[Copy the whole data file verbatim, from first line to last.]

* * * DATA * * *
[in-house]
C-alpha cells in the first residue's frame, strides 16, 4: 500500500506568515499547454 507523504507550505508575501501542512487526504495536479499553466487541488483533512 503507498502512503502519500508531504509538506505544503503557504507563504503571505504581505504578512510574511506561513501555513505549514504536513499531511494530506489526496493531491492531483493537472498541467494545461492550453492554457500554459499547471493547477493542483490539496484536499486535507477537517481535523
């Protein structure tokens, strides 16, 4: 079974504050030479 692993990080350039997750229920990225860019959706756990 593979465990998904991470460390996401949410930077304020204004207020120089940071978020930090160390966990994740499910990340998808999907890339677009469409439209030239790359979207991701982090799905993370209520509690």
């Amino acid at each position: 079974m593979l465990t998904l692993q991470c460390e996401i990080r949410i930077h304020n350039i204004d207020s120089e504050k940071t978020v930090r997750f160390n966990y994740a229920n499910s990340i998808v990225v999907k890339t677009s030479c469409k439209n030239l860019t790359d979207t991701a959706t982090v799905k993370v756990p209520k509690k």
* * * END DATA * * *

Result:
[in-house]
C-alpha cells in the first residue's frame, strides 16, 4: 500500500506568515499547454 507523504507550505508575501501542512487526504495536479499553466487541488483533512 503507498502512503502519500508531504509538506505544503503557504507563504503571505504581505504578512510574511506561513501555513505549514504536513499531511494530506489526496493531491492531483493537472498541467494545461492550453492554457500554459499547471493547477493542483490539496484536499486535507477537517481535523
């Protein structure tokens, strides 16, 4: 079974504050030479 692993990080350039997750229920990225860019959706756990 593979465990998904991470460390996401949410930077304020204004207020120089940071978020930090160390966990994740499910990340998808999907890339677009469409439209030239790359979207991701982090799905993370209520509690």
């Amino acid at each position: 079974m593979l465990t998904l692993q991470c460390e996401i990080r949410i930077h304020n350039i204004d207020s120089e504050k940071t978020v930090r997750f160390n966990y994740a229920n499910s990340i998808v990225v999907k890339t677009s030479c469409k439209n030239l860019t790359d979207t991701a959706t982090v799905k993370v756990p209520k509690k």